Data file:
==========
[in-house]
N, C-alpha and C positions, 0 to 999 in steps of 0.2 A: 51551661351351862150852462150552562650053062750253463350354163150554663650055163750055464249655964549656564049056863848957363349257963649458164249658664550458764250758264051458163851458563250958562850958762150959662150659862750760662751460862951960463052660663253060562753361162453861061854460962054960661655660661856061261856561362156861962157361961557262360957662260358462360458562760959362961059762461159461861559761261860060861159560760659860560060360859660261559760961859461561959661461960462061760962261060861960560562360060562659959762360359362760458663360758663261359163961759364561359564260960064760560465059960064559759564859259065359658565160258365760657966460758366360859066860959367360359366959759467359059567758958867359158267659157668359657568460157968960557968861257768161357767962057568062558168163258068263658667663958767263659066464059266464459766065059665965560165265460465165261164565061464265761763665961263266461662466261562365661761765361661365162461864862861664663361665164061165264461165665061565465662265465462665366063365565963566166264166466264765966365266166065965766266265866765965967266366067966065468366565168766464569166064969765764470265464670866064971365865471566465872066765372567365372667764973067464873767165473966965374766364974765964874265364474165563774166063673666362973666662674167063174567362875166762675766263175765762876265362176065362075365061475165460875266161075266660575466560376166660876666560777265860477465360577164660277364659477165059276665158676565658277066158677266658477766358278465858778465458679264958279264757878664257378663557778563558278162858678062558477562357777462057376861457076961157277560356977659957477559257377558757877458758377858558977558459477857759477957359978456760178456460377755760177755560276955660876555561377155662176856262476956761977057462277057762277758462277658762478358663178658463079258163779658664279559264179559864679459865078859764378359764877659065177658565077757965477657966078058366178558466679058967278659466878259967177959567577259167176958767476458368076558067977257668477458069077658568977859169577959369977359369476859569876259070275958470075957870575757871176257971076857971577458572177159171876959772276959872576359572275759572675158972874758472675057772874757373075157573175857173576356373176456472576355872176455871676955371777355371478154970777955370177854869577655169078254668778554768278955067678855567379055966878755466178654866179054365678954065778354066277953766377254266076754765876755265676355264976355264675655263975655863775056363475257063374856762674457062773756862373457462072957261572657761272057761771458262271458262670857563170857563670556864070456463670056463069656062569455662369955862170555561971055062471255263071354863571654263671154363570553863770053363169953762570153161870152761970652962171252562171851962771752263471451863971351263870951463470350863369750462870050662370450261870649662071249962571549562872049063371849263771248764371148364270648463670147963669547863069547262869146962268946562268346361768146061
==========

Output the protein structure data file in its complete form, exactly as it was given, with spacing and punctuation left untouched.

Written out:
[in-house]
N, C-alpha and C positions, 0 to 999 in steps of 0.2 A: 51551661351351862150852462150552562650053062750253463350354163150554663650055163750055464249655964549656564049056863848957363349257963649458164249658664550458764250758264051458163851458563250958562850958762150959662150659862750760662751460862951960463052660663253060562753361162453861061854460962054960661655660661856061261856561362156861962157361961557262360957662260358462360458562760959362961059762461159461861559761261860060861159560760659860560060360859660261559760961859461561959661461960462061760962261060861960560562360060562659959762360359362760458663360758663261359163961759364561359564260960064760560465059960064559759564859259065359658565160258365760657966460758366360859066860959367360359366959759467359059567758958867359158267659157668359657568460157968960557968861257768161357767962057568062558168163258068263658667663958767263659066464059266464459766065059665965560165265460465165261164565061464265761763665961263266461662466261562365661761765361661365162461864862861664663361665164061165264461165665061565465662265465462665366063365565963566166264166466264765966365266166065965766266265866765965967266366067966065468366565168766464569166064969765764470265464670866064971365865471566465872066765372567365372667764973067464873767165473966965374766364974765964874265364474165563774166063673666362973666662674167063174567362875166762675766263175765762876265362176065362075365061475165460875266161075266660575466560376166660876666560777265860477465360577164660277364659477165059276665158676565658277066158677266658477766358278465858778465458679264958279264757878664257378663557778563558278162858678062558477562357777462057376861457076961157277560356977659957477559257377558757877458758377858558977558459477857759477957359978456760178456460377755760177755560276955660876555561377155662176856262476956761977057462277057762277758462277658762478358663178658463079258163779658664279559264179559864679459865078859764378359764877659065177658565077757965477657966078058366178558466679058967278659466878259967177959567577259167176958767476458368076558067977257668477458069077658568977859169577959369977359369476859569876259070275958470075957870575757871176257971076857971577458572177159171876959772276959872576359572275759572675158972874758472675057772874757373075157573175857173576356373176456472576355872176455871676955371777355371478154970777955370177854869577655169078254668778554768278955067678855567379055966878755466178654866179054365678954065778354066277953766377254266076754765876755265676355264976355264675655263975655863775056363475257063374856762674457062773756862373457462072957261572657761272057761771458262271458262670857563170857563670556864070456463670056463069656062569455662369955862170555561971055062471255263071354863571654263671154363570553863770053363169953762570153161870152761970652962171252562171851962771752263471451863971351263870951463470350863369750462870050662370450261870649662071249962571549562872049063371849263771248764371148364270648463670147963669547863069547262869146962268946562268346361768146061